Cork postmaster retires after delivering to communty for 61 years

John Paddy Joe Murphy, dubbed the 'King of Kiskeam' left the post office for the last time over the weekend
Cork postmaster retires after delivering to communty for 61 years

Mary and John Murphy outside the post office in Kiskeam, Duhallow, Co Cork; Mr Murphy is retiring after 61 years as postmaster in the North Cork town. Picture: Larry Cummins

A community in North Cork has come out in their hundreds to honour their postmaster who has retired after an astonishing 61 years in the job.

The local brass band struck up as John Paddy Joe Murphy, dubbed the 'King of Kiskeam' left the post office for the last time over the weekend, with tributes pouring in for the 86-year-old's incredible contribution to his community.

Local Fianna Fail TD Michael Moynihan, who spoke on behalf of the community, said Mr Murphy had become postmaster the same year that John Fitzgerald Kennedy became US president.

He said Mr Murphy's motto was: 'Ask not what Kiskeam can do for you but what you can do for Kiskeam.'

He's been very active in the local Tidy Towns organisation, was involved heavily in fundraising for the GAA club and in building the community centre.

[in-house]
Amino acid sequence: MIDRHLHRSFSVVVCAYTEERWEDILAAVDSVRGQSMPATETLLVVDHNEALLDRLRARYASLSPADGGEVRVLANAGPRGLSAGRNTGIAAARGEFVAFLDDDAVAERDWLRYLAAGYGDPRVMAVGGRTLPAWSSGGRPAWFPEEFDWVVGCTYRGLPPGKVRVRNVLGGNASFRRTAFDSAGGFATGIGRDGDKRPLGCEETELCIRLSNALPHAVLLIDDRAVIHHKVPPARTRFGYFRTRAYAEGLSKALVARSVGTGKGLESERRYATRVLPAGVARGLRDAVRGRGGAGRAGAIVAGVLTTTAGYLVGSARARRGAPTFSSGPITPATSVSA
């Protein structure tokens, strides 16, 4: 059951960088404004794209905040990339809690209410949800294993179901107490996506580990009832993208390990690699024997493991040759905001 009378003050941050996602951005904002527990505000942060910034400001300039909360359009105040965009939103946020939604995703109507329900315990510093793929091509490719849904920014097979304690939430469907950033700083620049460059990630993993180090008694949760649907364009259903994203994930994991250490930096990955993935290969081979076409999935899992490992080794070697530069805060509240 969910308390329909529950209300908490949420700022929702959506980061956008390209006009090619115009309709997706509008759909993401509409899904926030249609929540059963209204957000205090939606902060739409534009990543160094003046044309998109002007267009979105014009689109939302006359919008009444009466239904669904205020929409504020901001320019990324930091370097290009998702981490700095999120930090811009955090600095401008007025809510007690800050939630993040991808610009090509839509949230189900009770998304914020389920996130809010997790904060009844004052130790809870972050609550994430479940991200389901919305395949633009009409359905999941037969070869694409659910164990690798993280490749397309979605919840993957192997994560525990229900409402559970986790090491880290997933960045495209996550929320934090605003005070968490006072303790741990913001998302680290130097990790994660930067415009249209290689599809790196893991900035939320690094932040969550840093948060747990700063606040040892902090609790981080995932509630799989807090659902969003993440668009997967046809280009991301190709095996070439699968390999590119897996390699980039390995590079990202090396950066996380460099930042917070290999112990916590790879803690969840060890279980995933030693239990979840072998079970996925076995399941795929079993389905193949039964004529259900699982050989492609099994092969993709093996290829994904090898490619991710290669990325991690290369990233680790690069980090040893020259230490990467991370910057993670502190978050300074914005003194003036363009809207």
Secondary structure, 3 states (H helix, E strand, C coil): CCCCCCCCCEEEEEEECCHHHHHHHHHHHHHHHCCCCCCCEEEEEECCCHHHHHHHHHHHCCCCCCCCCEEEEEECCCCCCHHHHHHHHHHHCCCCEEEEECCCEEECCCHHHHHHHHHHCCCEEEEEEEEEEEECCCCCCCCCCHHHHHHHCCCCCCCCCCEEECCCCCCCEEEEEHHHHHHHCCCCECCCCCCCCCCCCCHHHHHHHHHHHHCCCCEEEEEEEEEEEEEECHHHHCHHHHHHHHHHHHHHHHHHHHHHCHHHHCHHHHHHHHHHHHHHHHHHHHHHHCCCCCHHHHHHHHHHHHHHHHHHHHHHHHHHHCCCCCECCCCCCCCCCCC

He also ran the community Lotto up to the pandemic and is a noted local historian who helped many visitors find their roots.

Mr Murphy received a number of goodwill messages for his retirement from all over Ireland and from as far away as Sydney, Adelaide, and New York.

He thanked locals for their support for the post office over the years and pointed out he was the first generation in his family to live under Irish rule, adding that the sacrifice made by people to attain this should never be underestimated.

Mr Murphy said his position as postmaster gave him a unique insight into the trials and tribulations of a rural community.

He said he was “immensely proud” of the community he had served and for the gratitude they had shown him as he retired.

Just before he left the post office for the last time An Post officials audited the accounts, as is customary practice, and thanked him for the work he had done.

Flowers were presented to his wife, Mary, and to Ann O'Sullivan who also worked in the post office.

They along with a large crowd of locals then went to Kiskeam's 'Peace Park' where a bench was unveiled in his honour by members of the local community council.

It is inscribed with his name and thanks him for his years of dedication to the local community.

Parish priest Fr Jim Keneally made a speech there about Mr Murphy's outstanding contribution to life in the area and the band played 'A Nation Once Again' in his honour.

Fortunately, unlike several other villages throughout the country which have lost post offices due to such retirements, there is good news for Kiskeam.

An Post has managed to get another operator for village.

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